So the Friday rout in volatility did not materialize. Stocks dutifully opened higher with VIX marking lower, and then everything went the other way. Today the big premiums we saw in VIX futures got chewed up as VIX Apr closed just about flat with the VIX cash. The VIX line in the sand at 13% is holding much better than Kaddafi’s Line of Death, and seemingly for months longer.
The stock market looks like it has had enough of tepid job reports. There were big hopes of 275k plus jobs, but all of those hopes were dashed today. The happy number was private payrolls are back up to the pre 2008 crash highs. I guess that means government payrolls are not, but somehow we are spending a whole lot more money than we were back then. Either way stocks were a bit grumpy about it.
A topic that is consuming the Pro Chat group at Option Pit has been the relative stickiness of the VXX lately. There was finally a break in the product over the past few days, but for the most part VXX has decayed much less than expected so far this year. I won't trouble you with the whys, but much has to do with how the VIX futures are acting. They just don't decay like they used to.
The market is deciding what to do today after making the big volatility crushing run to SPX 1885.52 yesterday. I can give it a day of rest even for a hyper active bull. The momentum drivers are a little slower today, so that might be part of it. Lackluster employment data, of which there seems no end, and other mixed data have us pretty flat so far.
For the first time in a while the VIX is getting smoked with a jump in the market. I don’t think it was Paul Ryan’s balanced budget proposal, but it probably did not hurt. Stocks did not get the crazy 1.5% move on no news, but a solid .60% move. That in general proves to be the volatility crusher, as slow but steady gains bring in the put sellers and start the risk train rolling again.
One of the most interesting things as the quarter pulls to a close is to see where the money is going today. It is not going to NFLX, GOOG and FB. After taking a good pasting the last couple of weeks, the darling stocks have not been able to get up off the mat. They are still up a bit since January, but definitely off of the nosebleed levels of a few weeks ago.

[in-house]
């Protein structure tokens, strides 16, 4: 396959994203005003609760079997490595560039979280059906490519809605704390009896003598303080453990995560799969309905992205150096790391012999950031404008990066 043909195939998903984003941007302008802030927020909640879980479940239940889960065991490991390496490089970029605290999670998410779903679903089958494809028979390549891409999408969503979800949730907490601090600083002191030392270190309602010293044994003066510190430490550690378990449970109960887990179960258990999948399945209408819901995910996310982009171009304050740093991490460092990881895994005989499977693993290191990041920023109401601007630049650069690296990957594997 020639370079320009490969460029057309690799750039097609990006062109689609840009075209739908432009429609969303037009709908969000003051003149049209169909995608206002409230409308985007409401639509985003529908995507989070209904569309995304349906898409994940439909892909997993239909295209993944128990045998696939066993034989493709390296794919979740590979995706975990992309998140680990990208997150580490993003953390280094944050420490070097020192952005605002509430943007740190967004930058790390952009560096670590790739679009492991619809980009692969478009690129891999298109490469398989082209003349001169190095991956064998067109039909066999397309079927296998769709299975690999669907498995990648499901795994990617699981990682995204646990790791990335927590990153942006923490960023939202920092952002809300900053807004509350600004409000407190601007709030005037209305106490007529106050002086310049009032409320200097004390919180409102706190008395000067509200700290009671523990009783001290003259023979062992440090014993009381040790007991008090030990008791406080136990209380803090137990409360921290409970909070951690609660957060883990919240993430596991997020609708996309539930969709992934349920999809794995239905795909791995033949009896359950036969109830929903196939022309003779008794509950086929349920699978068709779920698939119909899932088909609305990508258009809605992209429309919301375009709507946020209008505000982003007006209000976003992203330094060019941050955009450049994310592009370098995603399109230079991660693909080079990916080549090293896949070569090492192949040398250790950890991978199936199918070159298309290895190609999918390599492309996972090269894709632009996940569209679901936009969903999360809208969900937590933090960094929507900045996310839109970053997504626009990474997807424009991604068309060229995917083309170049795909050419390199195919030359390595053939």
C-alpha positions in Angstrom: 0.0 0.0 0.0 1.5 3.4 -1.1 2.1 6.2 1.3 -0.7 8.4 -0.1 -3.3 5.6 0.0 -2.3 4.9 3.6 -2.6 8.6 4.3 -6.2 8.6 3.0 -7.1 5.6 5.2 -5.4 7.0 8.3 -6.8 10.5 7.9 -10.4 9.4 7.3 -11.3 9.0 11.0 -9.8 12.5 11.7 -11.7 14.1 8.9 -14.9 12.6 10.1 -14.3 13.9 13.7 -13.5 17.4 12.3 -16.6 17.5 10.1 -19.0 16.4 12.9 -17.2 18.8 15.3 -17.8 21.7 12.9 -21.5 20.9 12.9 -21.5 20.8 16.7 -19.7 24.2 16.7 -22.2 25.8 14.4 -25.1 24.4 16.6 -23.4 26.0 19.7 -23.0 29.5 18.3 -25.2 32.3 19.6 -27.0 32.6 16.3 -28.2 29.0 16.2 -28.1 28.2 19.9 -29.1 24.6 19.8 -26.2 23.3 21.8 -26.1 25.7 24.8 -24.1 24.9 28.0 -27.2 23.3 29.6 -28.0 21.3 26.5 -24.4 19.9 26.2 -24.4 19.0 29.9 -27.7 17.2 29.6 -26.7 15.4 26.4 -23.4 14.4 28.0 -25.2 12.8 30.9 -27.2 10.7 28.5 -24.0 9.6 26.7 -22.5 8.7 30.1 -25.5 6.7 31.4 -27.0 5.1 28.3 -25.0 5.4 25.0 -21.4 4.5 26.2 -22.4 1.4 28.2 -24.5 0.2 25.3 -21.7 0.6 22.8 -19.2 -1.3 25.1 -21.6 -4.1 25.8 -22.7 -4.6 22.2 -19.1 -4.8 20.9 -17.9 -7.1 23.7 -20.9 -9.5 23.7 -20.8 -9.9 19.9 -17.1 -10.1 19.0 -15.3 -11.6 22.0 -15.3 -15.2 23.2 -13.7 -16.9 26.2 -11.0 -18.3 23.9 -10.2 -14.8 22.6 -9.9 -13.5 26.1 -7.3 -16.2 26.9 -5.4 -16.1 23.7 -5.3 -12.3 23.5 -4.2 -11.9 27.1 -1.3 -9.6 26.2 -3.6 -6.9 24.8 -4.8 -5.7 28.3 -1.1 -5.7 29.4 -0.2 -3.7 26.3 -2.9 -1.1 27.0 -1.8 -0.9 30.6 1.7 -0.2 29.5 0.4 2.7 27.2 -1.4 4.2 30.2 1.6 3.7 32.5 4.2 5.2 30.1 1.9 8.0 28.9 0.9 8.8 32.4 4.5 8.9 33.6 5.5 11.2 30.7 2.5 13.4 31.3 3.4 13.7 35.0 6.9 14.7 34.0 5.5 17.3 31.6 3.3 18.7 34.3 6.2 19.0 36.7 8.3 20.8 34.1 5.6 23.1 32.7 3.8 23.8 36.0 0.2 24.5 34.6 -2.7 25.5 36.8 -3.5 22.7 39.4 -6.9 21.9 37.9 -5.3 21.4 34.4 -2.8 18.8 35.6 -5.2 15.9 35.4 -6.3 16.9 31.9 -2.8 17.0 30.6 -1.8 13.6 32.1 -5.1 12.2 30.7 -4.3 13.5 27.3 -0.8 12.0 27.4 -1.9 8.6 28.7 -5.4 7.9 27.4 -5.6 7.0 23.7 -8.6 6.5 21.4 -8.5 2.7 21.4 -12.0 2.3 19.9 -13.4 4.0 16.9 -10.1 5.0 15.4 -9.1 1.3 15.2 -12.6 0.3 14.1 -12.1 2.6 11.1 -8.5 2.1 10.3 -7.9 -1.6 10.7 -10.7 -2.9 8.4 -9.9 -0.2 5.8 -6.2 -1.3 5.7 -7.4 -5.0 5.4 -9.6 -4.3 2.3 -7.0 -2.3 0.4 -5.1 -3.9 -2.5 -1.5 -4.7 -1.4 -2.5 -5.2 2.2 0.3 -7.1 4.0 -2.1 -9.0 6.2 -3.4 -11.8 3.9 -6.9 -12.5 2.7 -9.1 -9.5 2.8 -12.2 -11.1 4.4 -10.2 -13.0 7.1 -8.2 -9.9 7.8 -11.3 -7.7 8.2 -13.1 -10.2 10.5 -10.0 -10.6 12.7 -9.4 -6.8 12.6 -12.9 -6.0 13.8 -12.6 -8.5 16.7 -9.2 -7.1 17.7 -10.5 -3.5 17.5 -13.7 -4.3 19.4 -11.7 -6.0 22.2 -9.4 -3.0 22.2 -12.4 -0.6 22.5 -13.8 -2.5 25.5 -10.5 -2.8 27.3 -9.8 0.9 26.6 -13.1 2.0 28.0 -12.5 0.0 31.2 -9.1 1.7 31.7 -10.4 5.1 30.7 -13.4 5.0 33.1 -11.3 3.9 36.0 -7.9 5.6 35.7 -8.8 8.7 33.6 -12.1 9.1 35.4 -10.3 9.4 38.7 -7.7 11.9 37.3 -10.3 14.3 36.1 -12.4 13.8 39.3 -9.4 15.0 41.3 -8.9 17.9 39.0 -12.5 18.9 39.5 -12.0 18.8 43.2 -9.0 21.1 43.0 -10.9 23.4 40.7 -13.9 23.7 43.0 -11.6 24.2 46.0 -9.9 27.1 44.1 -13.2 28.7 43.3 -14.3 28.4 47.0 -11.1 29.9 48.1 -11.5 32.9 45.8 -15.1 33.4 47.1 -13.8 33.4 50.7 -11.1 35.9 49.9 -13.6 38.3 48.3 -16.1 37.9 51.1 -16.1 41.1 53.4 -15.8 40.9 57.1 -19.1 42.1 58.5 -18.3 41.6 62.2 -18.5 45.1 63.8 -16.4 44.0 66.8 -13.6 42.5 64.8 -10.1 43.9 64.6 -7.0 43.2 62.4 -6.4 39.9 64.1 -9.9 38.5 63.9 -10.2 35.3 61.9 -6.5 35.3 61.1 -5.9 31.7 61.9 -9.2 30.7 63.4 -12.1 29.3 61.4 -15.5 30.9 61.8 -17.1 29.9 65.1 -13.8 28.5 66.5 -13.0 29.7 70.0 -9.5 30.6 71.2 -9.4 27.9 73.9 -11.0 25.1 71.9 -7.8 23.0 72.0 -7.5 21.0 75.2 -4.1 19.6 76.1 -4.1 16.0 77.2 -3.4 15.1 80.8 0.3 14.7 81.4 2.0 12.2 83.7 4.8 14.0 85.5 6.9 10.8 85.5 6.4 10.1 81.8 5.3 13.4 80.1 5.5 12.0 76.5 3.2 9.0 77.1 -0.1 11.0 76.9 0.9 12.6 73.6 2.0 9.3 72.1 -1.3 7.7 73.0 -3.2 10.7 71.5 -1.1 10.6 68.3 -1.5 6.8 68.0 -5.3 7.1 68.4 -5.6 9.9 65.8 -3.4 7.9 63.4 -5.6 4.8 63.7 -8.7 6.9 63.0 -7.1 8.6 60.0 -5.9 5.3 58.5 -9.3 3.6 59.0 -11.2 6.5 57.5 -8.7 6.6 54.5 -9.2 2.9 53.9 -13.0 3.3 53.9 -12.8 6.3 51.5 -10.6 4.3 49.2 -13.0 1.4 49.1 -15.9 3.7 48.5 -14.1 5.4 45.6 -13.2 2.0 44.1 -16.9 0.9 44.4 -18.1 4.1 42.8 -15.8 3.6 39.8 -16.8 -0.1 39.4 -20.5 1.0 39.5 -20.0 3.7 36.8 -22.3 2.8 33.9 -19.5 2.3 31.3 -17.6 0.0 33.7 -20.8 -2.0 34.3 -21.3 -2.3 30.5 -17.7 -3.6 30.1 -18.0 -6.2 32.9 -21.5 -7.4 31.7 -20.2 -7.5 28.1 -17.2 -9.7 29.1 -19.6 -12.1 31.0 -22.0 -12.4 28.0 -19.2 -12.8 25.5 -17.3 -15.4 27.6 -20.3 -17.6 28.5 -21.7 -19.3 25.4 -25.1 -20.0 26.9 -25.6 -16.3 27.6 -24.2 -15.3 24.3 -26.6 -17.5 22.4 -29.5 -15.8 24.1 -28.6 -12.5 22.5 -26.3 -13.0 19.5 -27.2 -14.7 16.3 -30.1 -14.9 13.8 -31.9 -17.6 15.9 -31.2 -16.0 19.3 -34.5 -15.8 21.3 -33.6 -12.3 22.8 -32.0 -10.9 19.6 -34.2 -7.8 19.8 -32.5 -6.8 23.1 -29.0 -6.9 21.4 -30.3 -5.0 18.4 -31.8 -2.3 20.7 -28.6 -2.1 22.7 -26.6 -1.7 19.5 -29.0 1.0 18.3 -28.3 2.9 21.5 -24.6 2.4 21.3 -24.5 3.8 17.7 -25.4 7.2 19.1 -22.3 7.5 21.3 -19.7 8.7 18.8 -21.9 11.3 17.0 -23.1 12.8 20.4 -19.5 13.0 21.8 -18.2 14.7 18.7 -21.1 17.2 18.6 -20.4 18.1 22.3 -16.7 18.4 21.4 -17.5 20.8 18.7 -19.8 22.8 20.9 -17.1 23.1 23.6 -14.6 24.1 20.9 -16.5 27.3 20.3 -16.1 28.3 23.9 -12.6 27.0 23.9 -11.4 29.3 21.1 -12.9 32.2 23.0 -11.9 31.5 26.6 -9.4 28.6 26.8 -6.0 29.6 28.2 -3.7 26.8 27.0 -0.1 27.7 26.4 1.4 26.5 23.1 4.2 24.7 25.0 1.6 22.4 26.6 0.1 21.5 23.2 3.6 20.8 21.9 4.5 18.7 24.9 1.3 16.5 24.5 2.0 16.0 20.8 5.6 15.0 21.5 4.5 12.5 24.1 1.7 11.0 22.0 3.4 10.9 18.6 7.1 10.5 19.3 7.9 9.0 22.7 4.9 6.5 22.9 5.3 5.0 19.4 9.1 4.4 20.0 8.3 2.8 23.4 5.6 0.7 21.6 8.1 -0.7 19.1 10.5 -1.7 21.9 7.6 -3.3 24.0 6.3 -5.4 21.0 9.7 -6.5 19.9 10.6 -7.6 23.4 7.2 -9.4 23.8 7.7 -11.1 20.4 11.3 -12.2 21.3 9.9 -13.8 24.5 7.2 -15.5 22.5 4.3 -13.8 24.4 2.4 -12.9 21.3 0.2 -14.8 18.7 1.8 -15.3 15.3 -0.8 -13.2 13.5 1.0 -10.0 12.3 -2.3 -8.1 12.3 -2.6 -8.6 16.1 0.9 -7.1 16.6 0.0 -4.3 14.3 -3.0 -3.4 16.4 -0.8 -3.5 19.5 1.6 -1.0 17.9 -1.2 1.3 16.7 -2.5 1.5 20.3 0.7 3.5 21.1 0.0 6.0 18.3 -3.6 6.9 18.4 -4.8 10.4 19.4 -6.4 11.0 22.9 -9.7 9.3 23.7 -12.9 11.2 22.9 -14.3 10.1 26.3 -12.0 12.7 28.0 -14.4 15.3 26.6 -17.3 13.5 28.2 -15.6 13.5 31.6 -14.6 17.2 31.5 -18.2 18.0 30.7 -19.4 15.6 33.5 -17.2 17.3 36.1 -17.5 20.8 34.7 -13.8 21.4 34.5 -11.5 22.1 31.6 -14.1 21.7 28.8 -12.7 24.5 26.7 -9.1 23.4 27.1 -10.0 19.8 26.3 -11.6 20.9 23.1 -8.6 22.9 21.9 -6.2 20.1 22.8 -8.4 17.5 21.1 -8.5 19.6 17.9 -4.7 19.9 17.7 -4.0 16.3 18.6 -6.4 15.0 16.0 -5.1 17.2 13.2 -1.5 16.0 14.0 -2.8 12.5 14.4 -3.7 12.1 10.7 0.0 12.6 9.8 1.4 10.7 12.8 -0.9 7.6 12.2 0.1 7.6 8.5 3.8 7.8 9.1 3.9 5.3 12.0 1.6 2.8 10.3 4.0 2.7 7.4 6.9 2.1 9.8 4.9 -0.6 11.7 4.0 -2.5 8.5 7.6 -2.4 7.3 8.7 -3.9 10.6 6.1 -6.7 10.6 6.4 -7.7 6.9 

Stocks made a little rally today on the good economic news in the morning. Much of the early gains went away as the day wore on. For what seems like the 5th time this week, the VIX cannot hold the lows of the day into the close. As I write this, with 30 minutes to go today, the sub-14 VIX came and went with the slow deterioration of sentiment.
Where did it come from? To keep with the story of the last couple weeks, the OTM puts continue to attract the attention of premium buyers. Maybe the Russian’s massing on the boarder has something to do with it but there is still a bid for OTM IV going into the weekend.
It has been about a month since the VIX broke from its highs. Since then the S&P has crept higher and/or floated around 1850-1880 somewhat consistently. While there has been some gyration of prices for the most part, SPX vol has been stable. At the same time, VIX has been so stable and range bound at a level that remains stubbornly above 14 and more like 14.50-15%. However, I am wondering whether that time may be ending. Take a look at the VIX futures from Today and two days ago.
Today, after the bell, Citigroup had an exceptionaly large put trade. On top of having a much larger put to call ration than one might expect, one has to wonder if the Fed wasnt the only person that thought Citi's capital plan wasn't up to snuff. IV rallied all day even as the stock kinda just sat there. The most notable trade was a big 'buy-write' trade where a customer bought the 46 puts and C stock 'delta neutral'
As we have reported in our morning Volatility Reports, realized volatility in the broader markets are relatively low, but the VIX and the vol. products really are not moving. The only thing moving is the IV in the volatility products and those are coming in. The simple fact is that there are still buyers of OTM puts in the indexes and they are not exiting yet. Buying protection for an extended period is looking like the new normal as we head into Q2, since there is not enough of a sell off to unwind it. Tomorrow could be different of course.